Fuel fraud – the next big thing?

Stratford Hamilton, Director and insolvency specialist with over 20 years’ of experience with fraud and investigation working with creditor groups and government bodies, highlights how fuel fraud is driving insolvencies, and the implications of the crime that follow.

Fuel fraud is a form of white-collar crime where individuals or corporations deceive the government or customers in the manipulation of fuel prices or quantities, or via theft of fuel and fuel containers.

This type of fraud can lead to significant financial losses for those impacted and, in some cases, can result in insolvency for the parties involved.

We have recently seen an increase in Insolvency cases involving fuel fraud which often involves complicated legal and financial issues. The insolvency practitioner tasked with managing the case must investigate the situation thoroughly to determine the root cause of the fraud. They must also determine the extent of the fraud committed and how it has impacted creditors.

For creditors who are owed money by the company, the insolvency process can be long and uncertain, leading to further financial losses. Fuel fraud in the UK is a serious issue that affects both consumers and businesses alike, and costs the UK economy millions of pounds each year.

We have recently been appointed on several cases involving the theft of fuel and containers. The cases involve not only the non-payment of fuel, but also the avoidance of paying tax due on the fuel resulting in a loss to HM Revenue & Customs.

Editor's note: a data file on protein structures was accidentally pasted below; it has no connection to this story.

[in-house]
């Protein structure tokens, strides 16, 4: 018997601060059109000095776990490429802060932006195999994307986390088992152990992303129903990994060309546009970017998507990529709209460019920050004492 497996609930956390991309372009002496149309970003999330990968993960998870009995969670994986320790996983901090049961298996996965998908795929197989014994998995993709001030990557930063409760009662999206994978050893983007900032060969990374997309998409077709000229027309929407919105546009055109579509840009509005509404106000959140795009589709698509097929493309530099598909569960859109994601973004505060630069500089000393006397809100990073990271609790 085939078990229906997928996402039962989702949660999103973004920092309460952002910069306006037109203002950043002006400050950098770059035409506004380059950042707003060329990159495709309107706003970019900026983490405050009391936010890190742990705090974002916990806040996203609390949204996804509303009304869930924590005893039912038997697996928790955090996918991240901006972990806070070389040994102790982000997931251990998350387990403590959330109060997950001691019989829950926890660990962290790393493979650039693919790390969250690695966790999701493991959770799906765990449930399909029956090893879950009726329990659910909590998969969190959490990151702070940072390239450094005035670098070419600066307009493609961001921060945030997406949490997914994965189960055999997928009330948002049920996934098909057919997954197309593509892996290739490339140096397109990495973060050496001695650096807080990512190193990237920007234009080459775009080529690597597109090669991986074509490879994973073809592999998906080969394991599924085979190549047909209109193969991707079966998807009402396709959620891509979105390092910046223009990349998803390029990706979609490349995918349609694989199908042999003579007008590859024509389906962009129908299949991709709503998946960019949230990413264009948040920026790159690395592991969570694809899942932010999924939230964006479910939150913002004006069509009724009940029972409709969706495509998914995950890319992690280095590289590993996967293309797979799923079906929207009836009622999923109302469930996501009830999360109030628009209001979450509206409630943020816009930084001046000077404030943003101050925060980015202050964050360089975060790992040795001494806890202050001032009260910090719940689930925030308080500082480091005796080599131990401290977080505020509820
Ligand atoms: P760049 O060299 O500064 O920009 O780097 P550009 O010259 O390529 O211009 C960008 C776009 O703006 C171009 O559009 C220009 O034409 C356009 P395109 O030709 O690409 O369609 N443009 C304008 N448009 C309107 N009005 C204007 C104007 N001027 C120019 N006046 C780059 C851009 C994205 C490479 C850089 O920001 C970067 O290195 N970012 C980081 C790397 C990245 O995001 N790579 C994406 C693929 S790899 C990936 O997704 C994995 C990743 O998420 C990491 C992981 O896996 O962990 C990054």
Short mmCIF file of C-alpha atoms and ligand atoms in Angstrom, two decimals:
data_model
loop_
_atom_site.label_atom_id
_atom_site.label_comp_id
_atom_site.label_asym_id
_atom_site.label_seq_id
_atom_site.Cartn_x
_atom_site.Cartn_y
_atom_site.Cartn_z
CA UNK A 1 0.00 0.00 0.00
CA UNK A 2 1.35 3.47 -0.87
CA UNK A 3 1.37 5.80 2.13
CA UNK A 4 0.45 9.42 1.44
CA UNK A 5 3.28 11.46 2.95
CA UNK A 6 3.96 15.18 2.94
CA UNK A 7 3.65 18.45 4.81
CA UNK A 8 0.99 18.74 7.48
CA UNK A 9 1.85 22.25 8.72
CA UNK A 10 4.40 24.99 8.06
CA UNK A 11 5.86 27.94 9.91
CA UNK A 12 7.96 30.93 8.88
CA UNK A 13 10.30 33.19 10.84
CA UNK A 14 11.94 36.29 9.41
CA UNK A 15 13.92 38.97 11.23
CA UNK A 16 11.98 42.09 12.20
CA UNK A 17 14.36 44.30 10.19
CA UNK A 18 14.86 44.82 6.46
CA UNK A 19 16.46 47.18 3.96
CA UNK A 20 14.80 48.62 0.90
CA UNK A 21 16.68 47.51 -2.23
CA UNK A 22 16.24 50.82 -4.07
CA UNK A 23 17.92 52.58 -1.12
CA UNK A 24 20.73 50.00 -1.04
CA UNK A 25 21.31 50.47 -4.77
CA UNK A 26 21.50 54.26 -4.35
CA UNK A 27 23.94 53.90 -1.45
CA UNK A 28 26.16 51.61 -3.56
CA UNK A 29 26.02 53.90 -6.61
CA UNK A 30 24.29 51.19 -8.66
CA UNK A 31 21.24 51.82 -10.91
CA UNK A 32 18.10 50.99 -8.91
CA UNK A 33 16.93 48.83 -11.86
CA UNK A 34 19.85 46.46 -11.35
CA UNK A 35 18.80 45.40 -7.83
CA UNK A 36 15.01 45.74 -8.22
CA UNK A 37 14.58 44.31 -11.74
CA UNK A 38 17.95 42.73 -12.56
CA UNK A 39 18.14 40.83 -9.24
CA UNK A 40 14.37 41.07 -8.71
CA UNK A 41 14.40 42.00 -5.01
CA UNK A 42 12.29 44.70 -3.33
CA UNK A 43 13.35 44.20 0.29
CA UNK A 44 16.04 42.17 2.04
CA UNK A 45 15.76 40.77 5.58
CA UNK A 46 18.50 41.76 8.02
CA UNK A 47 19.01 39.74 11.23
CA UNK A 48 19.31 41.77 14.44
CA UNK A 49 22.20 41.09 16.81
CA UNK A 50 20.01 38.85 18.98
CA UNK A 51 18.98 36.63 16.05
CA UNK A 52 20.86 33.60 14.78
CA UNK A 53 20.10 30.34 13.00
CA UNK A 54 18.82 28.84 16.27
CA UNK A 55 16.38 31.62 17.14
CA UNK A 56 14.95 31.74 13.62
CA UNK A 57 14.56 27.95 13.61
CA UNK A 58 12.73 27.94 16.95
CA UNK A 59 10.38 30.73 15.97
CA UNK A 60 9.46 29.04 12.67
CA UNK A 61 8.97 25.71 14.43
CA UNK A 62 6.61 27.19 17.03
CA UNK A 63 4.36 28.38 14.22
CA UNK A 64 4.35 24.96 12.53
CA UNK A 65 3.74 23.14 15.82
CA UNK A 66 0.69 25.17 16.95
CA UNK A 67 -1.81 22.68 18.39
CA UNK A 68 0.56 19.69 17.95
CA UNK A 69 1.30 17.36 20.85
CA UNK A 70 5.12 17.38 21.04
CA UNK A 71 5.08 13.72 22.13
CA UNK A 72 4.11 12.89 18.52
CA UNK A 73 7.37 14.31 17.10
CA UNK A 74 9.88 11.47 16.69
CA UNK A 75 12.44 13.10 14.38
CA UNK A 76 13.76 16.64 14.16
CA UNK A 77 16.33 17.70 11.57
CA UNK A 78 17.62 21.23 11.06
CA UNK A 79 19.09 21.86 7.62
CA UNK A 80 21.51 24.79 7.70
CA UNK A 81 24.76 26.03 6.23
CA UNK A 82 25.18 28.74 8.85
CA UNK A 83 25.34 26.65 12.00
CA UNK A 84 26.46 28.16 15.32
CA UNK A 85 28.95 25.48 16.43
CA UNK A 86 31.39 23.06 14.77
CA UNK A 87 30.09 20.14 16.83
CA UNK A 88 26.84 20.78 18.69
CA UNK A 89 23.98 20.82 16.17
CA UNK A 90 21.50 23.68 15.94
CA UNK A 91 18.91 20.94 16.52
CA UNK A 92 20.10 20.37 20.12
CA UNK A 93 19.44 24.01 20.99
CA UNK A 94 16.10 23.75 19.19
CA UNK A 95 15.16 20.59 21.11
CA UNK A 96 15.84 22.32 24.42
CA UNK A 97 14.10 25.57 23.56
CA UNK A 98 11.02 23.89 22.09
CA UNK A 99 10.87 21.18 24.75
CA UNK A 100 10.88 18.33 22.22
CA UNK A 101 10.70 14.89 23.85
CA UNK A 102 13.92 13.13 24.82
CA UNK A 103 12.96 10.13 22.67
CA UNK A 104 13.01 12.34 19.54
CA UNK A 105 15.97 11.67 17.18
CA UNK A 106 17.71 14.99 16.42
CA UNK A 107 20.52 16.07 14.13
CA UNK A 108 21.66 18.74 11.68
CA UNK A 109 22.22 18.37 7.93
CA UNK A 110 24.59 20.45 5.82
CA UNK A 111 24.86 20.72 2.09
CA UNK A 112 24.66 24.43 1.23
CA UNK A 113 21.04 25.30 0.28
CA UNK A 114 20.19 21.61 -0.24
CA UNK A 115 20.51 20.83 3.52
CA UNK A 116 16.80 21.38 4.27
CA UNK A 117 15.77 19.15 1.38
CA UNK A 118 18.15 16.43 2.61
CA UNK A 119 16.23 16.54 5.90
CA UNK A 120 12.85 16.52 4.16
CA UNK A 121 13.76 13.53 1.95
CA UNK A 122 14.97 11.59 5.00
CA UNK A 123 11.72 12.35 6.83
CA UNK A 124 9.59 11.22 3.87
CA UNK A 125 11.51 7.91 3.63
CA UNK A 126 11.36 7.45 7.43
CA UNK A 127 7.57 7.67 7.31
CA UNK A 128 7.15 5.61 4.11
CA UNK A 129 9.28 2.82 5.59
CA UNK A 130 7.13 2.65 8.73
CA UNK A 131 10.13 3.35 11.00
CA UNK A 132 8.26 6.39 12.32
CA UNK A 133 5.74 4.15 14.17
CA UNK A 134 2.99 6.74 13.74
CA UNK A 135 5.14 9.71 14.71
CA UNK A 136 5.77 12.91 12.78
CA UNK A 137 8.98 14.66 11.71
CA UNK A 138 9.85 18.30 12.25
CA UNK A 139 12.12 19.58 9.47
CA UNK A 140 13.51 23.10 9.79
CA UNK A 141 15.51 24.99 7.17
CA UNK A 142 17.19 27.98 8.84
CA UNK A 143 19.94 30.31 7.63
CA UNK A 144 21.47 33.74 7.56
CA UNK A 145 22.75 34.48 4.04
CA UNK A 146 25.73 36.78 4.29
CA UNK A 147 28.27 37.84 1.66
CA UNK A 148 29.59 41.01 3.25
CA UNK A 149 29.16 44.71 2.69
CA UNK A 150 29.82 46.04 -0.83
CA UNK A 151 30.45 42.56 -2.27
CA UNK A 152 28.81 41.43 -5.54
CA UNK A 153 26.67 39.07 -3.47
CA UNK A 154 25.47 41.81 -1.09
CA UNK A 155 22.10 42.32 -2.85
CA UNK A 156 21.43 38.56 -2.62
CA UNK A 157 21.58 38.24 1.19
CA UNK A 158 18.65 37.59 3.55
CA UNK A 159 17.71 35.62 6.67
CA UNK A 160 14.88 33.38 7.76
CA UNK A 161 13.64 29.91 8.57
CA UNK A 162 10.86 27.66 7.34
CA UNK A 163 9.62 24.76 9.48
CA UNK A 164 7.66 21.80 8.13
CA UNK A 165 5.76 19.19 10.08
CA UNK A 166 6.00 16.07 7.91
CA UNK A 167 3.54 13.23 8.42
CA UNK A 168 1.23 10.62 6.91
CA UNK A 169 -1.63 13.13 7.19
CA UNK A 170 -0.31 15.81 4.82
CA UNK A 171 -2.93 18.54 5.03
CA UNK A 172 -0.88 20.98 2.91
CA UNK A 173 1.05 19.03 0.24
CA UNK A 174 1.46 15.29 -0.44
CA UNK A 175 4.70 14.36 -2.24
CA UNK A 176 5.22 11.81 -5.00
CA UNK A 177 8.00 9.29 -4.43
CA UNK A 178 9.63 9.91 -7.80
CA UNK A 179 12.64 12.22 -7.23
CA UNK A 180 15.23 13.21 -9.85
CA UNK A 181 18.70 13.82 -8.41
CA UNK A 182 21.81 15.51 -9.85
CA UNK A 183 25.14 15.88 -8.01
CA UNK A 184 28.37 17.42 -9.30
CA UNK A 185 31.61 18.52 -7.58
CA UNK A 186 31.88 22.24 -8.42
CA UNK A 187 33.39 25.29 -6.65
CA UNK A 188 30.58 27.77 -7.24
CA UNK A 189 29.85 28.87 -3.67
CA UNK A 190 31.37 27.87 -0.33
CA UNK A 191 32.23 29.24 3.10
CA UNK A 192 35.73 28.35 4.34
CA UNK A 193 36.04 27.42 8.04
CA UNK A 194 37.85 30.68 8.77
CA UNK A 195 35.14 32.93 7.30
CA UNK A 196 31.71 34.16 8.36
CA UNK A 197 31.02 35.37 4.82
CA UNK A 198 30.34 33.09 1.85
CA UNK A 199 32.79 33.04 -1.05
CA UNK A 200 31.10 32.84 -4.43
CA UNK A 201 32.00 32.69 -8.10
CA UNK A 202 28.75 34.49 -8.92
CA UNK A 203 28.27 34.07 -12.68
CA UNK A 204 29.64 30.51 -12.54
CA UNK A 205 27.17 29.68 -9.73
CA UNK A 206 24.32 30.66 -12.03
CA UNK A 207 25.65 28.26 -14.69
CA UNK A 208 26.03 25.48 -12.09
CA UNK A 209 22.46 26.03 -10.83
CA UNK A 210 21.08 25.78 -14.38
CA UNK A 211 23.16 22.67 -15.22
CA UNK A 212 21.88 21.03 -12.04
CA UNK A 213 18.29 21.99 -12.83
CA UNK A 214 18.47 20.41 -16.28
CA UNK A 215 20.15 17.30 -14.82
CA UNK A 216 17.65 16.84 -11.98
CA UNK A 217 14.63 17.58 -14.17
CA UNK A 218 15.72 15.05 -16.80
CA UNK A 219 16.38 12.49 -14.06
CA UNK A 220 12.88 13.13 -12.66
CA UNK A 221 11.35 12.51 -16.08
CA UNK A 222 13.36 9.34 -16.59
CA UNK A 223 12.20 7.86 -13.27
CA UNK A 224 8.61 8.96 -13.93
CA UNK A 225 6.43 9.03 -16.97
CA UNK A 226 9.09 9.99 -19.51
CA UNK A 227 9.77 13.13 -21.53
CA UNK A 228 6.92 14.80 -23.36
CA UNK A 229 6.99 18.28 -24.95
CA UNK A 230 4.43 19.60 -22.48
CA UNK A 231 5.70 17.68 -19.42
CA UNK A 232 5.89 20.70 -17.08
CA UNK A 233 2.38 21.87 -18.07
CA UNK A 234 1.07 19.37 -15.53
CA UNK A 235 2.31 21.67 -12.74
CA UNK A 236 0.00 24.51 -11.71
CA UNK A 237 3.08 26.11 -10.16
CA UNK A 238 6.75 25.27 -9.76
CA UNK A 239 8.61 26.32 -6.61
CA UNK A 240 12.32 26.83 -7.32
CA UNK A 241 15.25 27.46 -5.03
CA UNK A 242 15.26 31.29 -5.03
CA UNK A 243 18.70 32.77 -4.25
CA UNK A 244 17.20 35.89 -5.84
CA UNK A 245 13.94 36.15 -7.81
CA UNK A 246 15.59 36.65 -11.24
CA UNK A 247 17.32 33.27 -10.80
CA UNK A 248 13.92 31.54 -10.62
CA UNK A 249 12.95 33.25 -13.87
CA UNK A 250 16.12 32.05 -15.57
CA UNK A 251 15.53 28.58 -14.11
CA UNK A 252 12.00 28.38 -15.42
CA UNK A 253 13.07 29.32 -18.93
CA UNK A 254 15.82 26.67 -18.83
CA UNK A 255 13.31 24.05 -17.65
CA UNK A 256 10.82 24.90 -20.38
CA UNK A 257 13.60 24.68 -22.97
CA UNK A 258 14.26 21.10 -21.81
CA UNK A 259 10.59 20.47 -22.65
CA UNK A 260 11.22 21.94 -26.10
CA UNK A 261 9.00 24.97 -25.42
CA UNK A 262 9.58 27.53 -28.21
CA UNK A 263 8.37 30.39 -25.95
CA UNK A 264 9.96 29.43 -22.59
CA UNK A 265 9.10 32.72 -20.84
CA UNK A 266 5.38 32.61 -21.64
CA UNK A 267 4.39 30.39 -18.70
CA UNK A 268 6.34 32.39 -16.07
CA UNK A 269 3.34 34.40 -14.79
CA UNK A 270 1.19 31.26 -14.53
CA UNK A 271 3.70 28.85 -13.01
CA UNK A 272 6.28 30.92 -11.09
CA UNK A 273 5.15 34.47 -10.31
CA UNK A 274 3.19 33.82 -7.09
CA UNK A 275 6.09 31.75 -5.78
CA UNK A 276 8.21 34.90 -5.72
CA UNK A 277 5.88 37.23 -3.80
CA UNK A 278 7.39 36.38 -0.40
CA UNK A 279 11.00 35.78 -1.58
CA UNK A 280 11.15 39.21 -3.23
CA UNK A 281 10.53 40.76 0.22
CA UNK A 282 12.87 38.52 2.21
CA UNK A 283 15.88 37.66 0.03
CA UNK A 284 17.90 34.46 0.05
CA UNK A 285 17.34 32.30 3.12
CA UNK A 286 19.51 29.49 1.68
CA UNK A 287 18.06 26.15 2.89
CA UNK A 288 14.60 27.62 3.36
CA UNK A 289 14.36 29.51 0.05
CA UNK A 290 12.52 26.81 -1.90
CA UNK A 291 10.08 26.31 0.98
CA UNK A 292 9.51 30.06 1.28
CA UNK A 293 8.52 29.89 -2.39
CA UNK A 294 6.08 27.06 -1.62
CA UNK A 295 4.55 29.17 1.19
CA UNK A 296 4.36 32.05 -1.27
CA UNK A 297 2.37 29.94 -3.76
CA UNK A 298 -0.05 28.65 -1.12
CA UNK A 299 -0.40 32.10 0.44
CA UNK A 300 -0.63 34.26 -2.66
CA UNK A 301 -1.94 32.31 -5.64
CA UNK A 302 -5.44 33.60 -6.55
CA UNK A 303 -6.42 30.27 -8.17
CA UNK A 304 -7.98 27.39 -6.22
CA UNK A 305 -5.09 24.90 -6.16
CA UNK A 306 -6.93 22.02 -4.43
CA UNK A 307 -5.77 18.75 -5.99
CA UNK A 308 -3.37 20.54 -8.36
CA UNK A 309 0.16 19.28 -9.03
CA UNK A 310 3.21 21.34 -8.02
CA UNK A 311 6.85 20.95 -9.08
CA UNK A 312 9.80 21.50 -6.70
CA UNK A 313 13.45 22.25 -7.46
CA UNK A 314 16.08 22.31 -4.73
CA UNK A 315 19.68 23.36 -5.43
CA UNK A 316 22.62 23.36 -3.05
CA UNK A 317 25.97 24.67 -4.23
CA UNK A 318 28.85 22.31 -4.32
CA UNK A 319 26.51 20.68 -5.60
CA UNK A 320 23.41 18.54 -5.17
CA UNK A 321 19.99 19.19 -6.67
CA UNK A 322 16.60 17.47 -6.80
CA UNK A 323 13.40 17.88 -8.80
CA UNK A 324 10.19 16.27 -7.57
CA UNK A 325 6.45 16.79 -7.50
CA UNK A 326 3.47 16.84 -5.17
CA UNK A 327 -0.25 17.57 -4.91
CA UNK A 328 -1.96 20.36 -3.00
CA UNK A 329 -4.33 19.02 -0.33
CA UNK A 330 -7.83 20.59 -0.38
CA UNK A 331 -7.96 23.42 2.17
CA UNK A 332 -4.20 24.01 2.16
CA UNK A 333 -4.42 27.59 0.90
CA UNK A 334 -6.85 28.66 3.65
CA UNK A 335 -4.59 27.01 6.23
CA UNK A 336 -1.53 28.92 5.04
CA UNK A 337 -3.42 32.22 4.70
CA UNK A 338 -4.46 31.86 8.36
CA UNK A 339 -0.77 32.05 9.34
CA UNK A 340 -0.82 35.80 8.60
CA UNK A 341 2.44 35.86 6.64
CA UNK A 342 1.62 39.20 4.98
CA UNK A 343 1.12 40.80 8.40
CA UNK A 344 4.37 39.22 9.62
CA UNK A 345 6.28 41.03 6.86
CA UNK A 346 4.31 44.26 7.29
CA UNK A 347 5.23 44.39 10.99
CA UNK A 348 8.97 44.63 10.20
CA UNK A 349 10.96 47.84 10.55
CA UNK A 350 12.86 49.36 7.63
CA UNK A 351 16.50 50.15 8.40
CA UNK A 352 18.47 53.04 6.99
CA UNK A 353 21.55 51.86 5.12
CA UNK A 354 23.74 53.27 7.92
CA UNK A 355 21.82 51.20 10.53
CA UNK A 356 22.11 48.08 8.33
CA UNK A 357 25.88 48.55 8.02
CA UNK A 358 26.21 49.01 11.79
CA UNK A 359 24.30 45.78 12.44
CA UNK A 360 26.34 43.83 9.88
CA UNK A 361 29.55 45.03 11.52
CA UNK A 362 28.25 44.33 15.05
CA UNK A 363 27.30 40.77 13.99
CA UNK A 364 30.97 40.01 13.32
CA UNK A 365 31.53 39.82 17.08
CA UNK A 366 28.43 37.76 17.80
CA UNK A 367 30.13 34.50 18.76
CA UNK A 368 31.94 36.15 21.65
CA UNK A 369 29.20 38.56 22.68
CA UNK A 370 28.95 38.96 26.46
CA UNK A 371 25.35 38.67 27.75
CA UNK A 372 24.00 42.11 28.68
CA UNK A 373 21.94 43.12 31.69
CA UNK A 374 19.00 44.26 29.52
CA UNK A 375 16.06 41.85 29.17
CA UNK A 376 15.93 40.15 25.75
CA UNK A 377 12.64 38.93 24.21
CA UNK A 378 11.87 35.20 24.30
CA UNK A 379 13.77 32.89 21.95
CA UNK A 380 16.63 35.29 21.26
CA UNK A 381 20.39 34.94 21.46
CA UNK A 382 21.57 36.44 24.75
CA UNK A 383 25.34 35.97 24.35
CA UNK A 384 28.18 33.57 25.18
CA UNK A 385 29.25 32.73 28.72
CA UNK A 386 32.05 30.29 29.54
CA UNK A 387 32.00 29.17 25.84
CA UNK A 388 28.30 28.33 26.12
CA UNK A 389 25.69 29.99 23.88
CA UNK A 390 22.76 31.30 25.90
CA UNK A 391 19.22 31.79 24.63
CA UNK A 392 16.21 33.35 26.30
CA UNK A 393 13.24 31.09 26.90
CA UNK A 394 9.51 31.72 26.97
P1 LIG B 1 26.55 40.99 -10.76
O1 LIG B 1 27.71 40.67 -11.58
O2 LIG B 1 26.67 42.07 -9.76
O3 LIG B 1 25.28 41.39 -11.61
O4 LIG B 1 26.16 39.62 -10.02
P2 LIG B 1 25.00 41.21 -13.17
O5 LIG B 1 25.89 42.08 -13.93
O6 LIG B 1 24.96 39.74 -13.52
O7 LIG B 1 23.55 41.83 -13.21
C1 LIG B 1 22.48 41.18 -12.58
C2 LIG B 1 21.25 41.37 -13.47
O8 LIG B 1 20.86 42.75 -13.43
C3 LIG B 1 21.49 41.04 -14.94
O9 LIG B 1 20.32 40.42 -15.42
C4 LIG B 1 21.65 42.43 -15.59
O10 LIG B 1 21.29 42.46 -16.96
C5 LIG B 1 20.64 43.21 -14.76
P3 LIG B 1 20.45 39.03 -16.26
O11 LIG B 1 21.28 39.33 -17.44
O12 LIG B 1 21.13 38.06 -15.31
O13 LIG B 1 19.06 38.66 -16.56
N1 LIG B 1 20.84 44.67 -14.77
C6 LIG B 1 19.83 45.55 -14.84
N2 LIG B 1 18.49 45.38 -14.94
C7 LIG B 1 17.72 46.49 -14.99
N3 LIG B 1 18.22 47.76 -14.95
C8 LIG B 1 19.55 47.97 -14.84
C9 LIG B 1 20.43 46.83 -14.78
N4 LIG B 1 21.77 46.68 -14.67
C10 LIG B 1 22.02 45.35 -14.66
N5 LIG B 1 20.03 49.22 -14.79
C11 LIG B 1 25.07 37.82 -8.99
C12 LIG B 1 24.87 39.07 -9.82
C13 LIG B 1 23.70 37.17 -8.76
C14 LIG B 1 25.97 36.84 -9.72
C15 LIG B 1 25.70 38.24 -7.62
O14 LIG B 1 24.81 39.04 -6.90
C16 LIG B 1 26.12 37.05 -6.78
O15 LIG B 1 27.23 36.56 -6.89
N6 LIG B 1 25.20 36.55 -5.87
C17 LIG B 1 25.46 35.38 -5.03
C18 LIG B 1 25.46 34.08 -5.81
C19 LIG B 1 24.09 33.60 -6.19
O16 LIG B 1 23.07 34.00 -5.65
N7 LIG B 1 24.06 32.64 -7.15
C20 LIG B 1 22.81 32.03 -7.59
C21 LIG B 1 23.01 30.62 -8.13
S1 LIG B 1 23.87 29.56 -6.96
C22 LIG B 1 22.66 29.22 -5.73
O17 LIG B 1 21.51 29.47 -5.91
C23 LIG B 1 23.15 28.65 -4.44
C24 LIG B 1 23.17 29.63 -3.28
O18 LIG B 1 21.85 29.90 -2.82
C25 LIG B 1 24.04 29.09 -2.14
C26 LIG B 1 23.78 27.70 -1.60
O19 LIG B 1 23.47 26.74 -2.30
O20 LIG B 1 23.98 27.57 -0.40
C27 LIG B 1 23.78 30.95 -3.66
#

HMRC has been actively taking steps to combat fuel fraud in recent years. This has included increasing engagement with industry stakeholders, using more sophisticated auditing techniques and cracking down on illegal operators. However, despite these measures, fuel fraud persists and continues to have a significant impact on both the economy and the environment.

Companies and individuals involved in fuel fraud crimes continue to evolve in their attempts to deceive suppliers into providing fuel and containers to businesses who are either fictious in nature, or have no intention of ever paying for the supply.

The insolvency of the company committing these crimes appears to have little or no impact on the individuals involved or the companies committing the fraud, and repeated ‘phoenix’ style companies, i.e. companies that arise from a previously insolvent company, continue to appear.

Our specialist investigation team continues to work on a number of these cases in an attempt to recover funds for the creditors, who have been the victims of this kind of fraud.

It remains to be seen whether the high levels of fraud, highlighted by the Insolvency Service and other government bodies, indicate this is a new trend of fraud involving fuel and the duty it carries, or just a resurgence of cases in this sector due to the current financial climate.

Stratford Hamilton

Director - London

t: 07736306606

e: stratford.hamilton@pkfgm.co.uk

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